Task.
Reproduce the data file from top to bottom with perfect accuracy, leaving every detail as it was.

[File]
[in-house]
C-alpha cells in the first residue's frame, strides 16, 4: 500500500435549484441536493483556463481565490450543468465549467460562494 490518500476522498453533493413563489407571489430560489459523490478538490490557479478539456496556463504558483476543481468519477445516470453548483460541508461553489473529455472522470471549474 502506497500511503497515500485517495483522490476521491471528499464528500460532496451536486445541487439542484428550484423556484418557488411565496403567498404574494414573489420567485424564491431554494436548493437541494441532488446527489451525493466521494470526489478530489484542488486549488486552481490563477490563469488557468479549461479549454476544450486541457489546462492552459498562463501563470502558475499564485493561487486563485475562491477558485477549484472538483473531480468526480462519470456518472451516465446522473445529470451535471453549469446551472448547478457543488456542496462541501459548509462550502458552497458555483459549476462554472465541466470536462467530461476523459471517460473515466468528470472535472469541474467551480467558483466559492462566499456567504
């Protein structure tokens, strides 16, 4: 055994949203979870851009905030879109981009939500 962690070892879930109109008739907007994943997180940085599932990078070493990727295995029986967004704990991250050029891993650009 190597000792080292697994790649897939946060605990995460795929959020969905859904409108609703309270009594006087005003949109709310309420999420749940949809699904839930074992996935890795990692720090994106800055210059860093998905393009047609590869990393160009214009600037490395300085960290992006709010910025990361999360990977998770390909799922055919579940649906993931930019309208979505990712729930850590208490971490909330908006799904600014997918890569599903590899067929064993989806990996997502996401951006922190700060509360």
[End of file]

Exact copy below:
[in-house]
C-alpha cells in the first residue's frame, strides 16, 4: 500500500435549484441536493483556463481565490450543468465549467460562494 490518500476522498453533493413563489407571489430560489459523490478538490490557479478539456496556463504558483476543481468519477445516470453548483460541508461553489473529455472522470471549474 502506497500511503497515500485517495483522490476521491471528499464528500460532496451536486445541487439542484428550484423556484418557488411565496403567498404574494414573489420567485424564491431554494436548493437541494441532488446527489451525493466521494470526489478530489484542488486549488486552481490563477490563469488557468479549461479549454476544450486541457489546462492552459498562463501563470502558475499564485493561487486563485475562491477558485477549484472538483473531480468526480462519470456518472451516465446522473445529470451535471453549469446551472448547478457543488456542496462541501459548509462550502458552497458555483459549476462554472465541466470536462467530461476523459471517460473515466468528470472535472469541474467551480467558483466559492462566499456567504
């Protein structure tokens, strides 16, 4: 055994949203979870851009905030879109981009939500 962690070892879930109109008739907007994943997180940085599932990078070493990727295995029986967004704990991250050029891993650009 190597000792080292697994790649897939946060605990995460795929959020969905859904409108609703309270009594006087005003949109709310309420999420749940949809699904839930074992996935890795990692720090994106800055210059860093998905393009047609590869990393160009214009600037490395300085960290992006709010910025990361999360990977998770390909799922055919579940649906993931930019309208979505990712729930850590208490971490909330908006799904600014997918890569599903590899067929064993989806990996997502996401951006922190700060509360």